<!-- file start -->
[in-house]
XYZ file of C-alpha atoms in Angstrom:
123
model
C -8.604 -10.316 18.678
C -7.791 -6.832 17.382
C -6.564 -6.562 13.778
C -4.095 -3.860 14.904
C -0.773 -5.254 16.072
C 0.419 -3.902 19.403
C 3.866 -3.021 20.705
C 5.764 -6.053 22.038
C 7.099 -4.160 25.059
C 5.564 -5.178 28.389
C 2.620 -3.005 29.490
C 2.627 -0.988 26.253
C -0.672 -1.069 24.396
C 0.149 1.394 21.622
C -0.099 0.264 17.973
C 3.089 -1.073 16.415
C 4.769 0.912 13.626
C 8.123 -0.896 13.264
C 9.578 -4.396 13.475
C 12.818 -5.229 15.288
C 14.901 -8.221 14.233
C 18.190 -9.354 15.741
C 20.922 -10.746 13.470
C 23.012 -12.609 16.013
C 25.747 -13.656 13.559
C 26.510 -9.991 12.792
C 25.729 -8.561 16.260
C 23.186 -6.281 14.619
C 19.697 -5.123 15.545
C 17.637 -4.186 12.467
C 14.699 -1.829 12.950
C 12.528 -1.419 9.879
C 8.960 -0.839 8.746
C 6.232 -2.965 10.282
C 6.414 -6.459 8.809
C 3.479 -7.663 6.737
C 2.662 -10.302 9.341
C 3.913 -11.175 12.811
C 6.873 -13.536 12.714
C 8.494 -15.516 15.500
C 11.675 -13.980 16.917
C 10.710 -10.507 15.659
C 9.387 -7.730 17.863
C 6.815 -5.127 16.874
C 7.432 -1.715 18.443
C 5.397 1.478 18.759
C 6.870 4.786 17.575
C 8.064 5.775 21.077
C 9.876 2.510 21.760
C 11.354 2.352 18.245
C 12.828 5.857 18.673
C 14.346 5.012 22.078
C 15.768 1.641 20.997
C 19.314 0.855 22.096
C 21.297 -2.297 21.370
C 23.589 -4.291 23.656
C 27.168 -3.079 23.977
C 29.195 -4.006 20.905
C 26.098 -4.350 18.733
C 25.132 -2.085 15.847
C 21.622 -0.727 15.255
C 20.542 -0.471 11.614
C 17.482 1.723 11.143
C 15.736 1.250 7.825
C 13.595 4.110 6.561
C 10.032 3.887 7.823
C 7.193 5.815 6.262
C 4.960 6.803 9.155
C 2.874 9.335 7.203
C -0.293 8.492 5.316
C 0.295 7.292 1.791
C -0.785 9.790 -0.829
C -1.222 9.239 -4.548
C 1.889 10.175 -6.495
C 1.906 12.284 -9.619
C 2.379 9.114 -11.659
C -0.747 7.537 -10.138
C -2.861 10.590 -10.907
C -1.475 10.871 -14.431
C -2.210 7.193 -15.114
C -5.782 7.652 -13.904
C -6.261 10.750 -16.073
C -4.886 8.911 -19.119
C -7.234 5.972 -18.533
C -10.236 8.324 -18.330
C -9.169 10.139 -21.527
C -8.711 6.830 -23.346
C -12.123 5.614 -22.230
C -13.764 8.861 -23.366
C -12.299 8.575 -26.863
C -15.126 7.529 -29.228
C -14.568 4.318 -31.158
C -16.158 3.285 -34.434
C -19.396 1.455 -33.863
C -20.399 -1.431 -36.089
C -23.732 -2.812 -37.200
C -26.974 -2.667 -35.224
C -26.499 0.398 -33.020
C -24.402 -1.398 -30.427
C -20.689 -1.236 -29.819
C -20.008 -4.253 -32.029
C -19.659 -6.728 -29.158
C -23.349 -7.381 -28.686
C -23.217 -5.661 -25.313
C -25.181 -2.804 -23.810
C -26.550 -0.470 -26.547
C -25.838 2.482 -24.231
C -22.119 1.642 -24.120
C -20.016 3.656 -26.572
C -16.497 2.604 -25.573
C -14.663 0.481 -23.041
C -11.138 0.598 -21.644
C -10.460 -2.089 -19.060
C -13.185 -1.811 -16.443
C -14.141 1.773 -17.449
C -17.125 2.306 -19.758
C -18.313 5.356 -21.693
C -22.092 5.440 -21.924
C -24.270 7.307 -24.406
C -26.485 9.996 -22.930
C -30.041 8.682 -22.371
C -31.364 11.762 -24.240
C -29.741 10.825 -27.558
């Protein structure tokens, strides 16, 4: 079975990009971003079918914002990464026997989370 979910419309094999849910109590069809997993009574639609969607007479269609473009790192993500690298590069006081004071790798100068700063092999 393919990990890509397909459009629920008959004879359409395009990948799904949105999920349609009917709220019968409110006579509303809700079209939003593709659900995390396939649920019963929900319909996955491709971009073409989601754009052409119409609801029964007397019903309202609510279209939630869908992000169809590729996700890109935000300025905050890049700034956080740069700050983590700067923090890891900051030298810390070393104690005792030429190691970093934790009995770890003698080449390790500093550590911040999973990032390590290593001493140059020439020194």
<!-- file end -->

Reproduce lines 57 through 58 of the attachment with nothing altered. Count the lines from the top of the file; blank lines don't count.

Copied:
C 15.768 1.641 20.997
C 19.314 0.855 22.096